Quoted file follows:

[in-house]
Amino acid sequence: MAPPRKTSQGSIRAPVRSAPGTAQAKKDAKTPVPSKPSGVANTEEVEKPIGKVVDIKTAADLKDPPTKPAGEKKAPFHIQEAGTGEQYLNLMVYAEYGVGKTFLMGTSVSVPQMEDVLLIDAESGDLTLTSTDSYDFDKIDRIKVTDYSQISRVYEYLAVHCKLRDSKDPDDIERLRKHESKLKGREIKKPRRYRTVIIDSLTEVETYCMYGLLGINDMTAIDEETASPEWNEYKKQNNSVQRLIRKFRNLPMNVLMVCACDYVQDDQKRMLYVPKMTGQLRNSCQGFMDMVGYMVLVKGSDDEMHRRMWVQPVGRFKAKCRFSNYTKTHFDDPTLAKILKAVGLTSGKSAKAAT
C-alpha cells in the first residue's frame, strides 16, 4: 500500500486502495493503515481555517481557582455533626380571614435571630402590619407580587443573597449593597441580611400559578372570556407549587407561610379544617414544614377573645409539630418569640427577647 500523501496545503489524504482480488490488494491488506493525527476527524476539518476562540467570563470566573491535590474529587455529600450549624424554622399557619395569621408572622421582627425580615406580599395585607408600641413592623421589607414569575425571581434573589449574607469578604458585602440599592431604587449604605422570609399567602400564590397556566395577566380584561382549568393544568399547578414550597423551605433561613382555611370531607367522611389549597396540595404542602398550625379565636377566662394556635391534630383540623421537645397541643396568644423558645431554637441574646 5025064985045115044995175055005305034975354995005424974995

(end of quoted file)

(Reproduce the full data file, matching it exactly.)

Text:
[in-house]
Amino acid sequence: MAPPRKTSQGSIRAPVRSAPGTAQAKKDAKTPVPSKPSGVANTEEVEKPIGKVVDIKTAADLKDPPTKPAGEKKAPFHIQEAGTGEQYLNLMVYAEYGVGKTFLMGTSVSVPQMEDVLLIDAESGDLTLTSTDSYDFDKIDRIKVTDYSQISRVYEYLAVHCKLRDSKDPDDIERLRKHESKLKGREIKKPRRYRTVIIDSLTEVETYCMYGLLGINDMTAIDEETASPEWNEYKKQNNSVQRLIRKFRNLPMNVLMVCACDYVQDDQKRMLYVPKMTGQLRNSCQGFMDMVGYMVLVKGSDDEMHRRMWVQPVGRFKAKCRFSNYTKTHFDDPTLAKILKAVGLTSGKSAKAAT
C-alpha cells in the first residue's frame, strides 16, 4: 500500500486502495493503515481555517481557582455533626380571614435571630402590619407580587443573597449593597441580611400559578372570556407549587407561610379544617414544614377573645409539630418569640427577647 500523501496545503489524504482480488490488494491488506493525527476527524476539518476562540467570563470566573491535590474529587455529600450549624424554622399557619395569621408572622421582627425580615406580599395585607408600641413592623421589607414569575425571581434573589449574607469578604458585602440599592431604587449604605422570609399567602400564590397556566395577566380584561382549568393544568399547578414550597423551605433561613382555611370531607367522611389549597396540595404542602398550625379565636377566662394556635391534630383540623421537645397541643396568644423558645431554637441574646 5025064985045115044995175055005305034975354995005424974995